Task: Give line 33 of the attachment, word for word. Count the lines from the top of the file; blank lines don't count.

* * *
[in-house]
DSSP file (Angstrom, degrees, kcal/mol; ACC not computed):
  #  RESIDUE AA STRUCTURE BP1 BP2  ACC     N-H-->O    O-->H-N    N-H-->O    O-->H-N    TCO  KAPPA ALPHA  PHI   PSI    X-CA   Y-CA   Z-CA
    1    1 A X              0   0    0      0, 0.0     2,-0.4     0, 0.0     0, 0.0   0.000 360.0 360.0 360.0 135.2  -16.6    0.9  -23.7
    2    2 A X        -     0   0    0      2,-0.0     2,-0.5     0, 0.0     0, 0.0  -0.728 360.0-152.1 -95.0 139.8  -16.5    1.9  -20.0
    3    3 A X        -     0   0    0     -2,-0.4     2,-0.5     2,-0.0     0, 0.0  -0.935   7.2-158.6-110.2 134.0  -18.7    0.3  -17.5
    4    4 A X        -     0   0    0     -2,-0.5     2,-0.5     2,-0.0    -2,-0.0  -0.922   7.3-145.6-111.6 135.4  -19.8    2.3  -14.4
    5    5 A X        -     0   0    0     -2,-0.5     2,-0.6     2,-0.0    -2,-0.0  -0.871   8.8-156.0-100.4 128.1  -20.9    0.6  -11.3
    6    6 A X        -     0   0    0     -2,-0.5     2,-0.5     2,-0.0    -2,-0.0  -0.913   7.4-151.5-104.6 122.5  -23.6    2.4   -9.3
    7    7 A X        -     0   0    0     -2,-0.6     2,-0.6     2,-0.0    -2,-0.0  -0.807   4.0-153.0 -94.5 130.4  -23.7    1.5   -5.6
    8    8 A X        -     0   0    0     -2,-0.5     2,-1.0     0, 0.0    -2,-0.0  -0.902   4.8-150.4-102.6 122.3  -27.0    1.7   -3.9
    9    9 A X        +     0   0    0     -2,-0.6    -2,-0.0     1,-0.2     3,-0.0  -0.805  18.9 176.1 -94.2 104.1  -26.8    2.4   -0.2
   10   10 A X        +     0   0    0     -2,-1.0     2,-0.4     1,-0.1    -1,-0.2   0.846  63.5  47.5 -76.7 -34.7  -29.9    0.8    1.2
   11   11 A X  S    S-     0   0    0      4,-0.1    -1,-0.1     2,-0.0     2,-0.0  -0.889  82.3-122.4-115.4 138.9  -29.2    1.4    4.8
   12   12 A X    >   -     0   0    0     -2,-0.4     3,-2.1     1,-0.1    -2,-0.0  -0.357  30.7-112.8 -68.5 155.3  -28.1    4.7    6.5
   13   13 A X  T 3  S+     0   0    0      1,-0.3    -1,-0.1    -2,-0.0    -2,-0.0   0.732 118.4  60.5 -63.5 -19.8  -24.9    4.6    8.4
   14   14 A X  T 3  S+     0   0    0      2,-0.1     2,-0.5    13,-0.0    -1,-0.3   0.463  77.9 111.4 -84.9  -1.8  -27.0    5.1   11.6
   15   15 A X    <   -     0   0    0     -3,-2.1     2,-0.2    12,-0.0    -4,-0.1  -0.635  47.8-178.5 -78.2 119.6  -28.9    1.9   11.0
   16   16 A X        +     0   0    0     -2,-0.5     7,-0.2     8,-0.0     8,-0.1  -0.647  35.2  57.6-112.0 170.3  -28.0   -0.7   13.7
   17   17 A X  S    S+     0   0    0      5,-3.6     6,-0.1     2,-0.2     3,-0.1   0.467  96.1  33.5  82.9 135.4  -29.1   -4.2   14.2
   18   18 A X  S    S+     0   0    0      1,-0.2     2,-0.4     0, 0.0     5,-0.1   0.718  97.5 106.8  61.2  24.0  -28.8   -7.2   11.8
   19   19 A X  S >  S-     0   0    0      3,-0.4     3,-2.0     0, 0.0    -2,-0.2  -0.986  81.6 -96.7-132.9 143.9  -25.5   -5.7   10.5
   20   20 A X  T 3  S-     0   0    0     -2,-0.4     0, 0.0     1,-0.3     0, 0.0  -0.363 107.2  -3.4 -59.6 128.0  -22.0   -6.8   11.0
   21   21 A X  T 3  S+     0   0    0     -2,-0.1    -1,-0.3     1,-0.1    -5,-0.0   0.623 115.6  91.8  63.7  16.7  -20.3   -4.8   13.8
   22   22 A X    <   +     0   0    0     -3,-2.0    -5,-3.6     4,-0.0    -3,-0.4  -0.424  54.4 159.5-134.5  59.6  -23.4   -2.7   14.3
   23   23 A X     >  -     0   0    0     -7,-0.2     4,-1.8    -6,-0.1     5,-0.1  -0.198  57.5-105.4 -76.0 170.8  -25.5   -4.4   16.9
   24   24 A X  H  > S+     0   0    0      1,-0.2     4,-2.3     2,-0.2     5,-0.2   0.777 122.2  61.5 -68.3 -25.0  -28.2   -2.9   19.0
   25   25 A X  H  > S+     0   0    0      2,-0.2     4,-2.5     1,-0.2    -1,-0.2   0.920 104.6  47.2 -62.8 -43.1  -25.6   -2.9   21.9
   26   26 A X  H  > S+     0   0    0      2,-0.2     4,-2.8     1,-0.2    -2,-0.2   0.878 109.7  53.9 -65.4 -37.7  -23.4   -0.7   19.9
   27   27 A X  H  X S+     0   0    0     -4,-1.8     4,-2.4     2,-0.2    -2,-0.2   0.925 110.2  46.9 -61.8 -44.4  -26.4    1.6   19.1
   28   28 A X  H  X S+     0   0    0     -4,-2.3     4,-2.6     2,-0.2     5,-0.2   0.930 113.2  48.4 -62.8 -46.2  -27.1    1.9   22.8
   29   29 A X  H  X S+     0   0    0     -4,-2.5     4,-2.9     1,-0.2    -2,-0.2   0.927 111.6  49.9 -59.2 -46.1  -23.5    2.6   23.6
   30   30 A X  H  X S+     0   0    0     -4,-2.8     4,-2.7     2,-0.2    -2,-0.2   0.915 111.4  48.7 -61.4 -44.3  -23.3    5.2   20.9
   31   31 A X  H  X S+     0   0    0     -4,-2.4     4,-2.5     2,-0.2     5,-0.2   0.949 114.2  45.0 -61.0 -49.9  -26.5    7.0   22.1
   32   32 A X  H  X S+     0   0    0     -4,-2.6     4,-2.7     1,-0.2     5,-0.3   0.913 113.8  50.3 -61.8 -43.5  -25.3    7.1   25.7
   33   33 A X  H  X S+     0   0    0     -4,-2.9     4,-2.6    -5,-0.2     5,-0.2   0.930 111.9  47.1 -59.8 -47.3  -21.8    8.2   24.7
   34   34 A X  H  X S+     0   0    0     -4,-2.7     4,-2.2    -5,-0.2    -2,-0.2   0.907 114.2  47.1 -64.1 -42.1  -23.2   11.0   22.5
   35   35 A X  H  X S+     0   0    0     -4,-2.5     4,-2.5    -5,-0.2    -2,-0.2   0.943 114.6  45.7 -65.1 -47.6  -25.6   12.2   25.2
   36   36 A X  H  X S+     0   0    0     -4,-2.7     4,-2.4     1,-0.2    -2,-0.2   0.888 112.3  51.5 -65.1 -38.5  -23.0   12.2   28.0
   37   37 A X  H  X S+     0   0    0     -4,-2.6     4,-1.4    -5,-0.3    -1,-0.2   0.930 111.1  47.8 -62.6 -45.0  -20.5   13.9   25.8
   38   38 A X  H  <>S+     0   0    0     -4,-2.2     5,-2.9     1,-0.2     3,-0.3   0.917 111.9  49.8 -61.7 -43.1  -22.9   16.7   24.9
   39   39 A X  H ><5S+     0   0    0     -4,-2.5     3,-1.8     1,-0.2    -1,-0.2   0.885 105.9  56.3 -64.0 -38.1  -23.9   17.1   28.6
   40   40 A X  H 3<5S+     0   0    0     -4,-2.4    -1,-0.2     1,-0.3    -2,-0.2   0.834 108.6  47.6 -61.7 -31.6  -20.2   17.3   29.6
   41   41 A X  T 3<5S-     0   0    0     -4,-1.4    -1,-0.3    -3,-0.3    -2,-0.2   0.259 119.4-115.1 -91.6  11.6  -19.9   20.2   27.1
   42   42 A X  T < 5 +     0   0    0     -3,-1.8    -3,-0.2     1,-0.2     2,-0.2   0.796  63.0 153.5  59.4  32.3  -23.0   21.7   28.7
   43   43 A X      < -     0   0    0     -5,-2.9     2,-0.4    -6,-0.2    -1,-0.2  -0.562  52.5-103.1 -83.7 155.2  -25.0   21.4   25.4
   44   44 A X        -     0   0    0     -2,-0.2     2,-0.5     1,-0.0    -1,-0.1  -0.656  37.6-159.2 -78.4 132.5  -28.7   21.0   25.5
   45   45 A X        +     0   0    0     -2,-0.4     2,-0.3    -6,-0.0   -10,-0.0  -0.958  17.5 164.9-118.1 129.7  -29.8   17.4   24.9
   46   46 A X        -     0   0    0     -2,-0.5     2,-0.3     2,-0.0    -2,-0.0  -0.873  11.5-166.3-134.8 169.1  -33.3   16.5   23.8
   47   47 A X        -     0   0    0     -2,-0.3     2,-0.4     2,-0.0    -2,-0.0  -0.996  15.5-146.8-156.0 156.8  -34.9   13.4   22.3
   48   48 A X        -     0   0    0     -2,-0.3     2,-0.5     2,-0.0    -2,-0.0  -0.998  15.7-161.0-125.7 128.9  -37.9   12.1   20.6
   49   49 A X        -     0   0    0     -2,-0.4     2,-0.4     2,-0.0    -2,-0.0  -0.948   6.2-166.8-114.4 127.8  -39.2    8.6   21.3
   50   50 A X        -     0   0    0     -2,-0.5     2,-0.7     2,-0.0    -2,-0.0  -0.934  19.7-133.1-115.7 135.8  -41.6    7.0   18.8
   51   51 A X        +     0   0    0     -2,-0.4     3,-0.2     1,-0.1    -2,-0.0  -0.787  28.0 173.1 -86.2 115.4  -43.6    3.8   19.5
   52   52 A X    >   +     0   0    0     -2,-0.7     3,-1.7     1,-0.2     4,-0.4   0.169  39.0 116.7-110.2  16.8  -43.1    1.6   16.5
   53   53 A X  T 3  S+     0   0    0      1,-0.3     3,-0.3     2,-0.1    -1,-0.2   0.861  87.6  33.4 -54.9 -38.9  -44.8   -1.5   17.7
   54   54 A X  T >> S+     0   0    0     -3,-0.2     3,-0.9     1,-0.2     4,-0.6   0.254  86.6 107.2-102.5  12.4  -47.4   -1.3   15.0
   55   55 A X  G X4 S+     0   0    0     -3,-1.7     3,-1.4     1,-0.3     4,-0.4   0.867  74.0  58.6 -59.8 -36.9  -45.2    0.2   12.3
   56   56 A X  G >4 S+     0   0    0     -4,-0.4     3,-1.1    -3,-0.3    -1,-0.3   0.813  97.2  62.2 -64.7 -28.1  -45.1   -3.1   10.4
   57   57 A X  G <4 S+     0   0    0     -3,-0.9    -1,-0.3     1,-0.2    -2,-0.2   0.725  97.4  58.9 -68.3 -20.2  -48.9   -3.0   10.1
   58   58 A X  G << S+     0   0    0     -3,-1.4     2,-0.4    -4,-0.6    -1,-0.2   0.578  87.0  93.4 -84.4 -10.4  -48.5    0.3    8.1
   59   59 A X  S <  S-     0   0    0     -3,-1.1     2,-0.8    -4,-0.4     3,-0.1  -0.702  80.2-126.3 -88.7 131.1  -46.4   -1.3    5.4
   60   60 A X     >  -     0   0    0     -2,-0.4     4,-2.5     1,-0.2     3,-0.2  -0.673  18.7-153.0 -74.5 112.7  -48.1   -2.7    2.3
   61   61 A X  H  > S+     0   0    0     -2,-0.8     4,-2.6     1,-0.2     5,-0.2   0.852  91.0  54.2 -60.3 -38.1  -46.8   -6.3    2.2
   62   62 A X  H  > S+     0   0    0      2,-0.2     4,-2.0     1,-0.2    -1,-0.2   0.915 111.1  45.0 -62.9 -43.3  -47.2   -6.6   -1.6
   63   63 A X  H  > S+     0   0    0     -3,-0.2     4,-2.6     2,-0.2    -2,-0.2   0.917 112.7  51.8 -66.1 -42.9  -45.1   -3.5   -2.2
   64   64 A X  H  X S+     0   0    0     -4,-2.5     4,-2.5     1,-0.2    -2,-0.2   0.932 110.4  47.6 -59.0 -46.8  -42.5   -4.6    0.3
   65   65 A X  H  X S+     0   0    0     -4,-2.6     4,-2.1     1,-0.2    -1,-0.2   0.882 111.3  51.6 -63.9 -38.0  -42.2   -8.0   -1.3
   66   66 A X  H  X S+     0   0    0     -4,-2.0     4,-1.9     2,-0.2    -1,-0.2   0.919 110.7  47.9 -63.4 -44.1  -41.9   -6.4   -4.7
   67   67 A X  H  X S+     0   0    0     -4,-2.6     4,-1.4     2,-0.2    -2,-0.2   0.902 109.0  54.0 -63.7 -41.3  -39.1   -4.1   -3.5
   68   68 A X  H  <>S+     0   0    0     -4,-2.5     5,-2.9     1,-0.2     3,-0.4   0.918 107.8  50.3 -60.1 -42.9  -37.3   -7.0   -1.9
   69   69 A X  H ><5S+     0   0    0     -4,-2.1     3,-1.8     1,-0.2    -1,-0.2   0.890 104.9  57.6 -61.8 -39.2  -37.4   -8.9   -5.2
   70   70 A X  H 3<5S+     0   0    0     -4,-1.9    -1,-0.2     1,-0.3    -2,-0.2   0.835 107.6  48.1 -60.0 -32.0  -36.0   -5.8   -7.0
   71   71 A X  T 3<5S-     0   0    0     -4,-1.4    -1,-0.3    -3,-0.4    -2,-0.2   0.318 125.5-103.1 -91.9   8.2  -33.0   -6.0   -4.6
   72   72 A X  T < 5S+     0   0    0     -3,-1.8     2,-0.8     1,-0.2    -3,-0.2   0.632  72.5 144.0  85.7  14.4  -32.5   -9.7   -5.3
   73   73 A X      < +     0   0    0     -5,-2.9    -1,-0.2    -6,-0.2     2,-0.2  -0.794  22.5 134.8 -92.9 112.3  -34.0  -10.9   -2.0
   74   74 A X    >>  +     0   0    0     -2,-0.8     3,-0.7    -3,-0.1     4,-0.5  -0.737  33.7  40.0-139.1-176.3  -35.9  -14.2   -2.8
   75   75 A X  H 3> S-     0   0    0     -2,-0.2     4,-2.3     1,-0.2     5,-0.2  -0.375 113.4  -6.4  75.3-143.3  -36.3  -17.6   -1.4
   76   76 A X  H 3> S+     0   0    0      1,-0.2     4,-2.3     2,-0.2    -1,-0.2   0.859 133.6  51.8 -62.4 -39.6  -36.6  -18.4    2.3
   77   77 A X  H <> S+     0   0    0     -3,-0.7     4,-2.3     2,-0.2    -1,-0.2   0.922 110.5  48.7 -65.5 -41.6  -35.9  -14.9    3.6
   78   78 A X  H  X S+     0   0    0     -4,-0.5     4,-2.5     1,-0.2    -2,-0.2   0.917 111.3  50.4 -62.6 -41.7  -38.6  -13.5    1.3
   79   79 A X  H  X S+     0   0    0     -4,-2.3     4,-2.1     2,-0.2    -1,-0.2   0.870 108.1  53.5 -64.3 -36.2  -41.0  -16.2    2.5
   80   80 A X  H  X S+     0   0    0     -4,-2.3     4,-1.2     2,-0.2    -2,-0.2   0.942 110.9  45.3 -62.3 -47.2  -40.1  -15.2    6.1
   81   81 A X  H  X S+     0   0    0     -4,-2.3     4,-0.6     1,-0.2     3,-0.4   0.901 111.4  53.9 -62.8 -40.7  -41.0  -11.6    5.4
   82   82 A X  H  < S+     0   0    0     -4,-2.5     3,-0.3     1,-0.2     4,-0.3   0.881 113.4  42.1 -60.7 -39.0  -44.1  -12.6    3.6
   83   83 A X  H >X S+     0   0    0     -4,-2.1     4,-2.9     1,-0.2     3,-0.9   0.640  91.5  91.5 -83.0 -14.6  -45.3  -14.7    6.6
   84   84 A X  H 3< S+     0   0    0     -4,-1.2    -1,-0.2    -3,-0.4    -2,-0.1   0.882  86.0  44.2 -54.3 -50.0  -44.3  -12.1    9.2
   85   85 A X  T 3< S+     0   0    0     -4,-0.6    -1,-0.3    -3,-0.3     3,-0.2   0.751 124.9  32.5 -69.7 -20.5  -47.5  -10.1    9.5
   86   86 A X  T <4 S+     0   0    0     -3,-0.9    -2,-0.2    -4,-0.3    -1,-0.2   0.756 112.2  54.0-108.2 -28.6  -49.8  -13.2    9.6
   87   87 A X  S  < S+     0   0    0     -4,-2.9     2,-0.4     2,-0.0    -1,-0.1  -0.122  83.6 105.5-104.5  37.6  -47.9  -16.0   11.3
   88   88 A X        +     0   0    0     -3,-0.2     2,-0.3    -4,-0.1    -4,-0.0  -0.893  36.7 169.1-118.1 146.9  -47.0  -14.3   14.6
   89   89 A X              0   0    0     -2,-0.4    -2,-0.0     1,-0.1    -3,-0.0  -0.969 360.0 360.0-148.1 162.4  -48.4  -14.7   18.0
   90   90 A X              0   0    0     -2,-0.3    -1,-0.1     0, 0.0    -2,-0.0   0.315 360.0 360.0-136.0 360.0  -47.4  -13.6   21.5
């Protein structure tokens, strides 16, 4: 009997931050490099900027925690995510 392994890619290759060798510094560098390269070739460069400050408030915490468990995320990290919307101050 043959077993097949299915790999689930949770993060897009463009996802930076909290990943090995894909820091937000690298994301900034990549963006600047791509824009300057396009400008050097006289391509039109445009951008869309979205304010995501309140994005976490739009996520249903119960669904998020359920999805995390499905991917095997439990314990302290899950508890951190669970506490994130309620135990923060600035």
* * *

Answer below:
   30   30 A X  H  X S+     0   0    0     -4,-2.8     4,-2.7     2,-0.2    -2,-0.2   0.915 111.4  48.7 -61.4 -44.3  -23.3    5.2   20.9